As the little ones grew, my home and garden and little family were all.  I was happiest with Iceberg roses in a vase on the kitchen island  and Delia Smith’s ‘Piedmont Peppers” recipe open on the page whilst darling was barbecuing outside.  I could do this!  Ended up being rather a dab hand in the kitchen thanks to the best friend recipe books.

And then there was my mother’s recipe book. Mom may not have taught me to cook, but she sure could bake.  Every Friday in our home, and I continued the tradition, was baking day.  Day for stocking the shelves; bowls of sweets and flowers throughout the house day. 

Truth be told, my grandmother was a baker rather than a cook also.  The Croxley exercise book handed down to me contains recipes they both loved, primarily baking, but also many Dutch recipes.  Over the years I added my own, with entries from Prudence, Philomena and friends …

Few escaped the move.  Heartbroken to pry pages stuck together, mouldy and forgotten in the garage for a too small kitchen in the flat. It was as if my heritage, my history and a happy part of my life were as mouldy and water logged as my favourite books were.

Which is why I am starting a new one!  No time like the present to create for the future and my children.  It is time to stop sobbing over what is lost and cherish was was, add to it and plan for those seventy cupcakes required when grandchildren have their birthday parties.  

This will be my Lieflingskos – my collection of loved food and memories.

It will be simply.  My Grandmother, My mother, mother-in-law, my housekeepers and my friends recipes will be restored and written about. With a story to share in the future.  More than capture their recipes I am adding our cultural favourites, Dutch and Afrikaans.  Add all the others I love, that marked a special occasion, tried and tested by my family.  It will be my gift to my children, just as I received from those I love and continue to be part of who I am.

As a gesture of just how awful I was as a young bride about to cook, I will share Delia’s recipe for Piedmont Peppers.  Still a favourite, always my first attempt. Yay!


This recipe is quite simply stunning: hard to imagine how something so easily prepared can taste so good.

Its history is colourful too.  It was first discovered by Elizabeth David and published in her splendid book Italian Food.  Then the Italian Chef Franco Taruschio at the Walnut Tree Inn near Abergavenny cooked it there.  Simon Hopkinson, who at it at The Walnut Tree, put it on his menu at his great London restaurant Bibendum, where I ate it – which is how it comes to be here now for you to make and enjoy.


Begin by cutting the peppers in half and removing the seeds but leaving the stalks intact (they’re not edible but they do look attractive and they help the pepper halves to keep their shape).

Lay the pepper halves in the lightly oiled roasting tray. Now put the tomatoes in a bowl and pour boiling water over them. Leave them for 1 minute, then drain them and slip the skins off, using a cloth to protect your hands. Then cut the tomatoes into quarters and place three quarters in each pepper half. Watch How to Skin Tomatoes here.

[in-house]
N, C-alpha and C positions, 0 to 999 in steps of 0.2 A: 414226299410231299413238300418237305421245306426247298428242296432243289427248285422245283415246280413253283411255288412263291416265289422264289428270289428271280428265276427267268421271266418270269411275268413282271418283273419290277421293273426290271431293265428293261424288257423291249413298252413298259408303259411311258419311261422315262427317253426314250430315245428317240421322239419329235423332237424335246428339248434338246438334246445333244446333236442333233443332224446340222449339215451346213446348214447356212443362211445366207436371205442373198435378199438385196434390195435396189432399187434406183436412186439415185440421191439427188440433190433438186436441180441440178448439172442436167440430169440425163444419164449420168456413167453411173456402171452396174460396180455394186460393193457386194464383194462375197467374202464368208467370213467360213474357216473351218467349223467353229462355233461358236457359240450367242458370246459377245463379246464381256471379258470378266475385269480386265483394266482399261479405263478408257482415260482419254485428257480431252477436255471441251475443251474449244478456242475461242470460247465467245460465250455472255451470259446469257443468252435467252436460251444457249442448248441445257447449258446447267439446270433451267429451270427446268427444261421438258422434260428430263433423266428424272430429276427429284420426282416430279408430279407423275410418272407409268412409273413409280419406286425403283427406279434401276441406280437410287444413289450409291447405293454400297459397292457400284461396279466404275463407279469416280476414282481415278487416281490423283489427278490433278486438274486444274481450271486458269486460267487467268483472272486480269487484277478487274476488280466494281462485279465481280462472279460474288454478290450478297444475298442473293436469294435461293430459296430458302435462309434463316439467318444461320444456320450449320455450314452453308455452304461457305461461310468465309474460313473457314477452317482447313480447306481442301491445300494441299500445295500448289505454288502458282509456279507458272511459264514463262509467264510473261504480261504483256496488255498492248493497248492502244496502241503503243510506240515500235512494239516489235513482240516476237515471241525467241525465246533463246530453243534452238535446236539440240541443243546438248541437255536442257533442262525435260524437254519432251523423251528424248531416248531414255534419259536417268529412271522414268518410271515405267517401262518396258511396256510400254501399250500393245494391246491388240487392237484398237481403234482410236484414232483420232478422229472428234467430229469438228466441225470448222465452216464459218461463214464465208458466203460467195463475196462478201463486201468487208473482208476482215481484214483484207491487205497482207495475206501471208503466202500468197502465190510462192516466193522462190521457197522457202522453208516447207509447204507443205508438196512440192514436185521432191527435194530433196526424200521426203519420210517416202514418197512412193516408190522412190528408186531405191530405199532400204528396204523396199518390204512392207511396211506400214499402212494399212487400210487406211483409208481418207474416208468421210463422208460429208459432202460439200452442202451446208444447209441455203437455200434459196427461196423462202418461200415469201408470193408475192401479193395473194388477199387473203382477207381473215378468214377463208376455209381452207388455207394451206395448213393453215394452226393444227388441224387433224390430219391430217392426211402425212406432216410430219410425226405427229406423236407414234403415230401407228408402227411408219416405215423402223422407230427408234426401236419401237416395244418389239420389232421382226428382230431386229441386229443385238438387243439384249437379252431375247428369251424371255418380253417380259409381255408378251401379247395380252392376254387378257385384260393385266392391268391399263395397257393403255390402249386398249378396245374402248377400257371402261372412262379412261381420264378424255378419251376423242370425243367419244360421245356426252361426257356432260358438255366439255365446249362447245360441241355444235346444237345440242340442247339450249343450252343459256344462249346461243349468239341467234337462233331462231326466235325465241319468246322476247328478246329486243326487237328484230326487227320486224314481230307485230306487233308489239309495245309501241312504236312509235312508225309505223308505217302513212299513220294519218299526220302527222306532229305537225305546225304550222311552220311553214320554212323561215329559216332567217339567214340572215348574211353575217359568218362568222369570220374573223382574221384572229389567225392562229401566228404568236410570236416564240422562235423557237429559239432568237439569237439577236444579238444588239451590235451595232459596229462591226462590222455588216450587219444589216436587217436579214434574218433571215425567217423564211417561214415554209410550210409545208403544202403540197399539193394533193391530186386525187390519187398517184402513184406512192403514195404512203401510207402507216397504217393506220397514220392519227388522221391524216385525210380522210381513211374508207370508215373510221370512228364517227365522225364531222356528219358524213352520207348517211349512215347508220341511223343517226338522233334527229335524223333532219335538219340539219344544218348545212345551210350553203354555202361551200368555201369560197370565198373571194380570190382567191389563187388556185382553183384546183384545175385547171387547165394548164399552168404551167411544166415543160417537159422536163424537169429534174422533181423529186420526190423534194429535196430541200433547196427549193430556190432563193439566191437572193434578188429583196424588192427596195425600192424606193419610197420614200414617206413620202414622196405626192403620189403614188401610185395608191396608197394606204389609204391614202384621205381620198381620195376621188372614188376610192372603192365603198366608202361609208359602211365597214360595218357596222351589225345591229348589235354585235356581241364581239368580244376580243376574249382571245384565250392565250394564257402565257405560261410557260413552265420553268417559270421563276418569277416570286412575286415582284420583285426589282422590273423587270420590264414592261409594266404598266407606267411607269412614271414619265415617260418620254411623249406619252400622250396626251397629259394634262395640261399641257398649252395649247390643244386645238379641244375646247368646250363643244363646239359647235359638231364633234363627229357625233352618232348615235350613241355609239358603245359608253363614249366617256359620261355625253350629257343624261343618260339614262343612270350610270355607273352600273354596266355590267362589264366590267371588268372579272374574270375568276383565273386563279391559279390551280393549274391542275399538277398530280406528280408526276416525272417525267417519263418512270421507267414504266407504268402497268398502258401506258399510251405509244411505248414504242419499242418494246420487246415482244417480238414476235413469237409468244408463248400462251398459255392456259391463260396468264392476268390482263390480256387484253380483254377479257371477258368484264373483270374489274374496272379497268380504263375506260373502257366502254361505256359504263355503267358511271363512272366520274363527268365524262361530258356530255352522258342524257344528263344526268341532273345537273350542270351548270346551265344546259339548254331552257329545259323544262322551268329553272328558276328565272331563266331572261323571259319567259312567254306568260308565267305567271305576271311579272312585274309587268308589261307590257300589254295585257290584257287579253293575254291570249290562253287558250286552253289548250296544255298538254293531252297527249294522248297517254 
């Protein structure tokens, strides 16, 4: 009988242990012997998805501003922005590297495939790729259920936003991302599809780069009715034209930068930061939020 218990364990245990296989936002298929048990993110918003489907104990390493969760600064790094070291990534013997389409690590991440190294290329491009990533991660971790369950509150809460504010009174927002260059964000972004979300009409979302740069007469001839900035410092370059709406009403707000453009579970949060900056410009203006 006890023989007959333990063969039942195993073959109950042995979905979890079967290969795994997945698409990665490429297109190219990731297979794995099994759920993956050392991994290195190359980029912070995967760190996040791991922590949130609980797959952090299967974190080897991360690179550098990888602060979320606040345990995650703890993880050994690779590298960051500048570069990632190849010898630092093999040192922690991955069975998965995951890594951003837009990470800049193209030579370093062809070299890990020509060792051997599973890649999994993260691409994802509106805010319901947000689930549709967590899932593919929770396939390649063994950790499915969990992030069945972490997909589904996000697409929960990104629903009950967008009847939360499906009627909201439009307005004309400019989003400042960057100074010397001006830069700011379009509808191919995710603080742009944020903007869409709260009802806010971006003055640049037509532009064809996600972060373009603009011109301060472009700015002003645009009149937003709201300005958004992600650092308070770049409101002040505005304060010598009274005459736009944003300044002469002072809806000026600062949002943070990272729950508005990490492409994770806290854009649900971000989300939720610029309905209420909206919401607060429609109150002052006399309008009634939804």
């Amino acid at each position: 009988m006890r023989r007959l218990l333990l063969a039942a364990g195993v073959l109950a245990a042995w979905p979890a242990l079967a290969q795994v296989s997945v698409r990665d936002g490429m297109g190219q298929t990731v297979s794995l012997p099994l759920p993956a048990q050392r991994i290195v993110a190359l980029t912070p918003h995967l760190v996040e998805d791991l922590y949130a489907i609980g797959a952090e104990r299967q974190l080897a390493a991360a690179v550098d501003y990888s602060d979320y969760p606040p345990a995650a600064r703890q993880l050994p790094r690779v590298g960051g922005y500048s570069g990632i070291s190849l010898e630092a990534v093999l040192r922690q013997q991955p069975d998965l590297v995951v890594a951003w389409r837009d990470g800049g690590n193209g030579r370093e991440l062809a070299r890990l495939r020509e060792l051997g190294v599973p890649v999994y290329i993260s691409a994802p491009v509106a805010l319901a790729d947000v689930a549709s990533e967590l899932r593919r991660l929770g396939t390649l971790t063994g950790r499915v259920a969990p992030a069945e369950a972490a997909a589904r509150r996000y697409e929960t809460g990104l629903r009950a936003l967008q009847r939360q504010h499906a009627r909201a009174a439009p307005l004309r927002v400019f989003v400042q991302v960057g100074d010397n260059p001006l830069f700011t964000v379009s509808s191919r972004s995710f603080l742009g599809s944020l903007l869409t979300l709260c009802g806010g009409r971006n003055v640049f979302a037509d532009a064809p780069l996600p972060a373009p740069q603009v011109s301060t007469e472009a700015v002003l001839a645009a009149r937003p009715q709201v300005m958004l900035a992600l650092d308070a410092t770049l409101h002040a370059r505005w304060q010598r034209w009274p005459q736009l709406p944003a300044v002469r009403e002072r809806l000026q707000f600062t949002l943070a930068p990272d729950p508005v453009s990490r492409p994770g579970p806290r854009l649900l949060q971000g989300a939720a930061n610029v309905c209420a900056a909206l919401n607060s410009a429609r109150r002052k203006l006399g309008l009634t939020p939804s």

After that, snip one anchovy fillet per pepper half into rough pieces and add to the tomatoes. Peel the garlic cloves, slice them thinly and divide the slices equally among the tomatoes and anchovies.

Now spoon 1 dessertspoon of olive oil into each pepper, season with freshly milled pepper (but no salt because of the anchovies) and place the tray on a high shelf in the oven for the peppers to roast for 50 minutes to 1 hour.

Then transfer the cooked peppers to a serving dish, with all the precious juices poured over, and garnish with a sprig of basil leaves.

These do need good bread to go with them as the juices are sublime – focaccia would be perfect.


Pre-heat the oven to gas mark 4, 350°F (180°C).


For this it is essential to use a good, solid, shallow roasting tray, 16 x 12 inches (40 x 30 cm). If the sides are too deep, the roasted vegetables won’t get those lovely, nutty, toasted edges.
Do you have a memory of a favourite recipe that captures your heart? 
Image:  Delia online

What a privilege it is to have someone worry about you.

One of the things I do when I get back to the ‘Old country’, is to call my friends.  Old socks friends, the rooting kind of friends, the Silver Street same avenue friends. Time to catch up.  And you know what … each one of them, bless their hearts, is worried about someone else.

Most are mothers.  Worried about their children – hardly a word spoken about themselves.  

‘How are you? ‘ I ask.  And they speak about their children, or those who don’t have, about someone else in their lives … and they care about, and worry about.  Interesting it is.  Some are about to become grandparents – they worry about the birth, how their children will deal with it, excited, but yes, worried.  Some have children who seemed to have lost their way … how to reach through to them, tell them it’s going to be ok when they are grown and following a part of their own making.